Finally, to add something perhaps more useful, it seems that accounts "owned" by the community make the most sense. "Tagging" for community use and personal use would be separate (as Etienne suggests: you act in a role a tech steward and as a member).

  6. Sylvia, your post also got thinking how you have to get more disciplined about naming things with so many accounts, tools, URLs.

    A simple example: Which username do I choose? btrayner, bevtrayner or beverlytrayner (with more options if you count underscores)?

    Each name has a different connotation for me and I've felt comfortable with different ones in different contexts and at different times in my life.

    But I wish someone had told me, when I first started leaving digital traces, to choose one user name and stick to it.

    Multiply that by all the other dilemmas you mention! But try telling someone to choose names carefully at the start of their journey, when you've just been telling them all the exciting things that Web2.0 tools have to offer!

  7. Nancy's comments reminded me of a very important question somebody raised during a presentation last summer about the SCoPE community: How closely do people associate the community with Sylvia Currie?

    My response was GOSH, I hope people don't think of it as MY community! I'm not prepared to take credit for all of the great things members have contributed. And I rattled on trying to take the focus away from myself but at the same time remembering how uncomfortable I feel when I see my name and face pop up way too often on the main page, in every form, beside every issue title in the MicroSCoPE newsletter forum (a moodle thing!). So of course that's what people see...hence the question from the audience.

    The advice from one participant was to organize your coordinator role as though you are planning to leave tomorrow (The ol' hit by a bus tomorrow approach!). Otherwise you become burdened with all details that continue to mound up until it becomes an impoosible task. Distribute, document what you do, share key information with a core group, etc.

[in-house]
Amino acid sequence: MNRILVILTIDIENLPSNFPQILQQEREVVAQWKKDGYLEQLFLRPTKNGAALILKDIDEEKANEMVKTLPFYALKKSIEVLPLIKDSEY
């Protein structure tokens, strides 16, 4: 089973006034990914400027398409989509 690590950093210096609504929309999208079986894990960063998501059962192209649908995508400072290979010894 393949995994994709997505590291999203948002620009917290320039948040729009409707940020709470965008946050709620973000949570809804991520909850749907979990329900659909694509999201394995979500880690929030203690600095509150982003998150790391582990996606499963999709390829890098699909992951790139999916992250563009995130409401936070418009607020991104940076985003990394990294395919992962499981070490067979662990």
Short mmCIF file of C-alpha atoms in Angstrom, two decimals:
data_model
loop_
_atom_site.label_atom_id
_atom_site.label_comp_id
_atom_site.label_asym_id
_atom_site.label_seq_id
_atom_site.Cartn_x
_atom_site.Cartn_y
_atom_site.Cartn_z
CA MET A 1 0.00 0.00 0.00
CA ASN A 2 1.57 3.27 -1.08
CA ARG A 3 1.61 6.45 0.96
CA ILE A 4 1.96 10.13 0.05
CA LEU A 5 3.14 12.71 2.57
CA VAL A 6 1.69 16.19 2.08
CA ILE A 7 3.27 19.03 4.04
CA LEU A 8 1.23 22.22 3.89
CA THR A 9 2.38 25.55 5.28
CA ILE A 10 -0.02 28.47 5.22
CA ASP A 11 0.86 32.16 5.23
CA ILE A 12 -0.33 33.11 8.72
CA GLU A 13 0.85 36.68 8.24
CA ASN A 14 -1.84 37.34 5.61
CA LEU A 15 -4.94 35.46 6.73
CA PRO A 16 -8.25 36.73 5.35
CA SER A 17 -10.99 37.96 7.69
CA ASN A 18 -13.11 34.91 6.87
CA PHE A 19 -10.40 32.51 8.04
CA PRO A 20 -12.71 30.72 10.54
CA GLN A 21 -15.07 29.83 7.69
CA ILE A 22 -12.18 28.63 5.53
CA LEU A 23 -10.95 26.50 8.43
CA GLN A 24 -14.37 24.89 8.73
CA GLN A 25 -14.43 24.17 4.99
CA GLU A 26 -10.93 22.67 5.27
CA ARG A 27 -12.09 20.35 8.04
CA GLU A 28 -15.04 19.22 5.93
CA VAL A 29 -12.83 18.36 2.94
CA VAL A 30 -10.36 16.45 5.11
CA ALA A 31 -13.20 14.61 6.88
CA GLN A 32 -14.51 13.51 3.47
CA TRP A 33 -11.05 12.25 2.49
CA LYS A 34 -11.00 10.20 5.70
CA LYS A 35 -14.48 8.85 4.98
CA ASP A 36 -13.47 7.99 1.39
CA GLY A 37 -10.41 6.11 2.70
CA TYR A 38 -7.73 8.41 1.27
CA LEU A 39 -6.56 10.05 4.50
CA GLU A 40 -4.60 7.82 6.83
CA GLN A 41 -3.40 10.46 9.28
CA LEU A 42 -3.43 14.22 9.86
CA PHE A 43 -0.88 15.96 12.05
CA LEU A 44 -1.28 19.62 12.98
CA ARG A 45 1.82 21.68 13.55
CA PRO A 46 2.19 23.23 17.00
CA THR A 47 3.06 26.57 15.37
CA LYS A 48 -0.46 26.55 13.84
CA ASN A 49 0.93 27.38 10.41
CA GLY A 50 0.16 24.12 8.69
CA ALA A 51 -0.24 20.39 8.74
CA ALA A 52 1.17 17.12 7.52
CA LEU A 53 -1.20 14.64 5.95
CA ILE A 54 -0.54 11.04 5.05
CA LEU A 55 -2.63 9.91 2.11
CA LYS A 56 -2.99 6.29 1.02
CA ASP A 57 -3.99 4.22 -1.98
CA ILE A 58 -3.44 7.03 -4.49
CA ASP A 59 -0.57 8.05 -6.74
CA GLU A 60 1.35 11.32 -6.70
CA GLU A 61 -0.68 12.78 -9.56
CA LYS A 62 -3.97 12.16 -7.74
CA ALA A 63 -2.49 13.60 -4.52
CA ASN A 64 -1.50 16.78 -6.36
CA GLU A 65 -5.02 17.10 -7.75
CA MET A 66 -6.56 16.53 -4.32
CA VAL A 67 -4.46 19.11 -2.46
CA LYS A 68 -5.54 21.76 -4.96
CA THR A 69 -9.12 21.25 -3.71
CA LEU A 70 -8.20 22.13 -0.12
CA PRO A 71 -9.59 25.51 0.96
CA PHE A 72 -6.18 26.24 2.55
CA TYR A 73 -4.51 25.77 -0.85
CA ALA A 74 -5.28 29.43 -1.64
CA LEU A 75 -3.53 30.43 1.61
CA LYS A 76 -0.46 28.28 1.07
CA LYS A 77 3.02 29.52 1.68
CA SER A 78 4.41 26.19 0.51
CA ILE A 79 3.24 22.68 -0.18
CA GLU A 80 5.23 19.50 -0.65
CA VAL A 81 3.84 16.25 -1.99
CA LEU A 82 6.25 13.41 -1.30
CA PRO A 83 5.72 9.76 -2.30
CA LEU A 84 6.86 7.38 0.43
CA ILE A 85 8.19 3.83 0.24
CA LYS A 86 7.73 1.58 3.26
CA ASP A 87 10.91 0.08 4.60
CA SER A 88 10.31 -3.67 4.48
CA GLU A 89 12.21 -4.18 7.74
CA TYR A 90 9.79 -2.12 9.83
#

So this is good advice. But as Bev says "I wish somebody had told me". Isn't it so true that we can be so stubborn about taking all of this good advice! Sigh, hindsight :-)

  8. Steve, and to tag on to my last comment, your story about everything going poof when you left your job, except for the access and admin for the web-based software is also what brought on my story. It's such a perfect example of how sharing these experiences will help us to learn how to manage our digital lives. Well, because nobody is going to do it for us! But at the same time we need to be aware of our organization and the impact on the community around us -- as John mentioned, "account names may have propagated into URLS for rsources that are referenced elsewhere..."

    Eee gads. I feel like I'm getting to a point where I know what I need to do but I'm not entirely sure how yet! :-)

  9. When we started talking about this workshop I wanted to include an Identity Exercise. (partially because of other things I'm interested in). A few of us tried this:
    with a trusted friend investigate each others digital identity, it revealed some interesting traces.
    For a number of reasons the exercise didn't make it into the workshop but my interest remains. We need to be able to advise people about the decisions that they take place when choosing user names, and so many other things.
    Locally (at Reading) we are planning an unconference we are calling “my digital self” it would be interesting to try something like this with some of the workshop people.
    Can you do an unconference online?

  10. Shirley, your "My Digital Self" conference sounds neat! And absolutely you can do an unconference online. I always say YES, it's possible...before I get too deep into the details! :-)

  11. Hi Sylvia,
    I think you are the best judge of what is right for you as an individual. We many wear many hats but when it comes down to leadership, being connected and aware of our inner self makes a lot of sense. You may find Richard Boyatzis and Anne McKee's Resonant Leadership (2005) interesting reading.

  12. Thanks Nellie! You always have suggestions for books and articles at your fingertips. It's an amazing gift!